How do we improve patient outcomes with translational research? By educating our future.

From Bench (to Post-graduate Practitioners) to Bedside

Translational research brings new findings from bench to bedside to expedite improvement in patient outcomes. Baylor Scott & White Research Institute (BSWRI) also brings these findings to lecture halls and conferences to ensure postgraduates are well-informed of the latest findings and “best clinical practices” in their disease specialty.

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Research excellence enhanced through Nursing Institute integration

In July 2021, Baylor Scott & White Health (BSWH) launched the Nursing Institute, a system-wide endeavor to elevate the nursing profession by strengthening research, continuing education, and professional excellence. In partnership with Baylor Scott & White Research Institute (BSWRI), the Nursing Institute is driving critical research to improve the practice of nursing and overall administering of care in the hospital environment.

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Lung transplant recipient populations evolve with advances in medical therapies

Cystic fibrosis (CF) and pulmonary hypertension (PH) were once common categories for referral to lung transplant. However, advances in medical therapies have allowed many patients with these diseases to avoid transplant. Today, at most transplant centers throughout the world, lung transplants are being performed on increasingly older patients, primarily with interstitial lung disease (ILD) followed by chronic obstructive pulmonary disease (COPD).  Unlike CF and PH, few treatments with the ability to extend survival currently exist for ILD, specifically idiopathic pulmonary fibrosis (IPF), and COPD. When these patients continue to decline despite maximized medical therapy, surgical options may be indicated.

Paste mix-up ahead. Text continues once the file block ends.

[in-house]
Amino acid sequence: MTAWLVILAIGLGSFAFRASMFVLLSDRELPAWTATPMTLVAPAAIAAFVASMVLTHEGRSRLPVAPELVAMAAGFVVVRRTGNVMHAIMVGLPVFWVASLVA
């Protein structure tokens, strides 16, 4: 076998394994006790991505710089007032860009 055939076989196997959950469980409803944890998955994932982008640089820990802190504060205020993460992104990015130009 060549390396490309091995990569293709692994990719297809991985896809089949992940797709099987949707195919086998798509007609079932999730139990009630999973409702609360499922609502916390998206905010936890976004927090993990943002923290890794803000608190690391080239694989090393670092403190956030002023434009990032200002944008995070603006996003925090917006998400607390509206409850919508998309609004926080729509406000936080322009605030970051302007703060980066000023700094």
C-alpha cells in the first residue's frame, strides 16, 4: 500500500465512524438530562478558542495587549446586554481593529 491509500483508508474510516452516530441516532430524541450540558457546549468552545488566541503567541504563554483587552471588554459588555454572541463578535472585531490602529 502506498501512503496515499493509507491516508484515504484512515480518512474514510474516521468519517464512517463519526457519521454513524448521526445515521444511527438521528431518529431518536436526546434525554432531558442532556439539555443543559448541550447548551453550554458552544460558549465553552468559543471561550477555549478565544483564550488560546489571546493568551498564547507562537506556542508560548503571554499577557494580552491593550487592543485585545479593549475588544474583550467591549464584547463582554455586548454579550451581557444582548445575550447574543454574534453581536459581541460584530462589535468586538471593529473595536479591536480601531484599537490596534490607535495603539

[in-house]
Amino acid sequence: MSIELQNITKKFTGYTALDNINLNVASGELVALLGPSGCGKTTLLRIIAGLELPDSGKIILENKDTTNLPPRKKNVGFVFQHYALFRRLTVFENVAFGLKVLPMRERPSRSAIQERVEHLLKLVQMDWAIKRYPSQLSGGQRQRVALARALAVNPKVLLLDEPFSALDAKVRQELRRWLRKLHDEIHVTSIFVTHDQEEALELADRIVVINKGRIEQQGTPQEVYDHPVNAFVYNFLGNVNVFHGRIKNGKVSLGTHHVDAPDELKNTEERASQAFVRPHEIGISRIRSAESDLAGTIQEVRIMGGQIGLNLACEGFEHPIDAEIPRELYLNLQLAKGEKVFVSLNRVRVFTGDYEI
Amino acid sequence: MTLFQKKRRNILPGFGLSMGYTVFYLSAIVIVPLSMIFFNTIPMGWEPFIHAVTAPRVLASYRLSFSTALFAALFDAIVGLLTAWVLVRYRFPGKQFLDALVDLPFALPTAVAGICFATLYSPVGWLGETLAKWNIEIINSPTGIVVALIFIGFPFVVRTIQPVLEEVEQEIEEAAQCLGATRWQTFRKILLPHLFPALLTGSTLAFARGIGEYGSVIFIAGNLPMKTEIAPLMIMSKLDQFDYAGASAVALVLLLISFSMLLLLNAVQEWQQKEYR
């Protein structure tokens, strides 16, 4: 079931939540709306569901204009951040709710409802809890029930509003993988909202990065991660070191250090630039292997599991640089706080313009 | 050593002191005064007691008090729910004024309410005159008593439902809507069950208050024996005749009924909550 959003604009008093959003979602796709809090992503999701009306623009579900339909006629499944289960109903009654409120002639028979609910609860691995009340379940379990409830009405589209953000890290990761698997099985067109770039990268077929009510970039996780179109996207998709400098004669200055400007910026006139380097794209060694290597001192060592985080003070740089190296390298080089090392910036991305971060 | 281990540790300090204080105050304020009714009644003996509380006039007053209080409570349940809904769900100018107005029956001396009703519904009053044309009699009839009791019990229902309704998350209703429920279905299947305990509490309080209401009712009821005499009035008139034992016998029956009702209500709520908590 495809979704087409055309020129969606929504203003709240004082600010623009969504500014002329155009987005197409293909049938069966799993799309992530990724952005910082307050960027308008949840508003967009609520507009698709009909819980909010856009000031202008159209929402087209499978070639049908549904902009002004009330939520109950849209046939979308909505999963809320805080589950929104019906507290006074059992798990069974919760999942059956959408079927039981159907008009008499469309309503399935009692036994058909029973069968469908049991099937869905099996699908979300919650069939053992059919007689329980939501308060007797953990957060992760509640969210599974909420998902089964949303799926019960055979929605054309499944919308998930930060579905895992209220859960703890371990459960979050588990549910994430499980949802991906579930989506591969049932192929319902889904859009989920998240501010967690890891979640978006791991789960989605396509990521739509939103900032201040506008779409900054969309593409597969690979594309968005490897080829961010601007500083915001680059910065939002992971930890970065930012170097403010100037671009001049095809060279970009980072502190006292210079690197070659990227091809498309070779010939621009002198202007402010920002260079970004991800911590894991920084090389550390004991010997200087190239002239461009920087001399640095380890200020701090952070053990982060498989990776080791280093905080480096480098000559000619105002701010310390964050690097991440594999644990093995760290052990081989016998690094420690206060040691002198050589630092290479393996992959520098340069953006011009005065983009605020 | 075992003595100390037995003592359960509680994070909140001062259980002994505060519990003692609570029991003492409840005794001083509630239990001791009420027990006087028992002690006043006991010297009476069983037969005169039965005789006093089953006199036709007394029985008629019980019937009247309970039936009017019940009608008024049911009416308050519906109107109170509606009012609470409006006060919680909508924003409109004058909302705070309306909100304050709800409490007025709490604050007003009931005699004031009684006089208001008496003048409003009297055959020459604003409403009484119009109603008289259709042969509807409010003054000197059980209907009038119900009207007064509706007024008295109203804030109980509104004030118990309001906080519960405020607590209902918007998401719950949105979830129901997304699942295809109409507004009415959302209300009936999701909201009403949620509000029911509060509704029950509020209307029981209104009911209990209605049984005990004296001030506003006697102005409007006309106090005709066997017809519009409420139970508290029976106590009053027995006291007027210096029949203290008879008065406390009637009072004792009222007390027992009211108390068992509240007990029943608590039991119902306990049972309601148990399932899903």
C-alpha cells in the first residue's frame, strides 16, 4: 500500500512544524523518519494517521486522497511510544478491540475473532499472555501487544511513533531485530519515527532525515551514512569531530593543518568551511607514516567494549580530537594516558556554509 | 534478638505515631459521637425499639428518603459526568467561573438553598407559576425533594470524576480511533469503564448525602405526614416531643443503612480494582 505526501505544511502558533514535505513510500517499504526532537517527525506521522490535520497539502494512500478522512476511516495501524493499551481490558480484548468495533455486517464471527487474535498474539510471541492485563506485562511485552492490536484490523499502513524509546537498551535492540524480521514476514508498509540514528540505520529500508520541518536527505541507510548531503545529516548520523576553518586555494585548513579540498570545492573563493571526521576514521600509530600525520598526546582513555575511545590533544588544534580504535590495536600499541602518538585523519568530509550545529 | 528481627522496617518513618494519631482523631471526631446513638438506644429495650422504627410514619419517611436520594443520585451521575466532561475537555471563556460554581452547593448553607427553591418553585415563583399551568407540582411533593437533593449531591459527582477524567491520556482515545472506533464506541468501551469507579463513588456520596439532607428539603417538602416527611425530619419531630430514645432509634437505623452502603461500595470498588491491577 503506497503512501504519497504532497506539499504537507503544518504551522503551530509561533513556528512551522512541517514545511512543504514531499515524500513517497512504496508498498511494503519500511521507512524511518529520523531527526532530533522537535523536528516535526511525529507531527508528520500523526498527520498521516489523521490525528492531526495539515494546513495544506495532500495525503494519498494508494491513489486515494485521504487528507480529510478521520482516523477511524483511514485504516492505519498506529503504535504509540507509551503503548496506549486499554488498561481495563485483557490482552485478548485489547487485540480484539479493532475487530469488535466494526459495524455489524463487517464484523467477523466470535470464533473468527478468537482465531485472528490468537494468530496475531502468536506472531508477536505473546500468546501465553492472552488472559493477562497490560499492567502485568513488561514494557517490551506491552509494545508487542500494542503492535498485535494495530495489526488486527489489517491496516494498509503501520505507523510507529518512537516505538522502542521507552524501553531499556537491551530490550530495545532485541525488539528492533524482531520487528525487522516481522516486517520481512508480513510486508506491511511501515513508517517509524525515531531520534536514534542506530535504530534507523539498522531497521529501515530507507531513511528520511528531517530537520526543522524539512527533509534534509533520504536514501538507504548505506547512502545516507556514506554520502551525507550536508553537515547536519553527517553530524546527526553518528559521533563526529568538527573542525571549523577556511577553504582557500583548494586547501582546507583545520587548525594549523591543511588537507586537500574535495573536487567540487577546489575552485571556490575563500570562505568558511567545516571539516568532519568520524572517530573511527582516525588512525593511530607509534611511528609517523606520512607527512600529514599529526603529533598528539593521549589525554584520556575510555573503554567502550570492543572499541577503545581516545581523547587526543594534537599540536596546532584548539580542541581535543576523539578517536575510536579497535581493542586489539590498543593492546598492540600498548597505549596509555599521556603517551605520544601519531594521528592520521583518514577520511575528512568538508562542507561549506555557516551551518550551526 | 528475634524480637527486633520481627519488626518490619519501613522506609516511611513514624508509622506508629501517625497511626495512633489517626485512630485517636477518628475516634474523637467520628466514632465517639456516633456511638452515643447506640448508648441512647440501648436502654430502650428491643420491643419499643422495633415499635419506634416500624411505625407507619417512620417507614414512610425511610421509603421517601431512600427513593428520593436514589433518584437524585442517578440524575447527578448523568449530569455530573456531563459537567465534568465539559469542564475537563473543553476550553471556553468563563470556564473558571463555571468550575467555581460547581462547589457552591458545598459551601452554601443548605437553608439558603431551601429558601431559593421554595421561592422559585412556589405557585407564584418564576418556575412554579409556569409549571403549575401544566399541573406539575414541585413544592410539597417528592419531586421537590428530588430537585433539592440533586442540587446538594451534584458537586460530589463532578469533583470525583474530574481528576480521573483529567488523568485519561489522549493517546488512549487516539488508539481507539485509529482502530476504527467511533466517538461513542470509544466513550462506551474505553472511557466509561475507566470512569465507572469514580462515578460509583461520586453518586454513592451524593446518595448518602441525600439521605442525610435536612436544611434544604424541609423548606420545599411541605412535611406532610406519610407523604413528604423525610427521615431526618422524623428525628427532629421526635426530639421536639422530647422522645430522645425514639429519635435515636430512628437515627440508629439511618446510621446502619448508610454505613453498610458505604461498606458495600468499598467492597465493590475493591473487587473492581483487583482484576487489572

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Pulmonary hypertension requires early diagnosis and aggressive treatment

The understanding of pulmonary hypertension (PH) continues to evolve. The threshold to diagnose PH was lowered to mPAP ≥ 20 mmHg in the 6th World Symposium on PH in 2018. The therapeutic approach has also changed over time, favoring aggressive use of multiple pulmonary vasodilators in combination upfront and escalation of therapy based frequent assessment of disease progression. The changes to diagnostic criteria and management underscore the need to identify the disease early and to treat it aggressively.  

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Lung transplantation in the context of COVID-19-induced chronic lung disease

Editorial by Todd Grazia, MD, Chief of Transplant Pulmonology, Baylor University Medical Center

When SARS Co-V2 arrived on U.S. shores in early 2020, physicians in all specialties faced an enormous learning curve. As many have said, we didn’t know what we didn’t know about the coronavirus. Some patients seemed to skate through the infection, while others were laid up with flu-like symptoms for a few weeks, and yet others developed severe respiratory failure from ARDS and died. Pulmonologists and intensivists were tasked with caring for and trying to treat a critical patient population whose lungs seemed to be systematically attacked, and often, permanently damaged by the virus. As the pandemic continued to rage and upend lives, transplant pulmonologists faced a daunting ethical dilemma: Should we or should we not consider lung transplantation for patients with irreversible lung damage from COVID-19?

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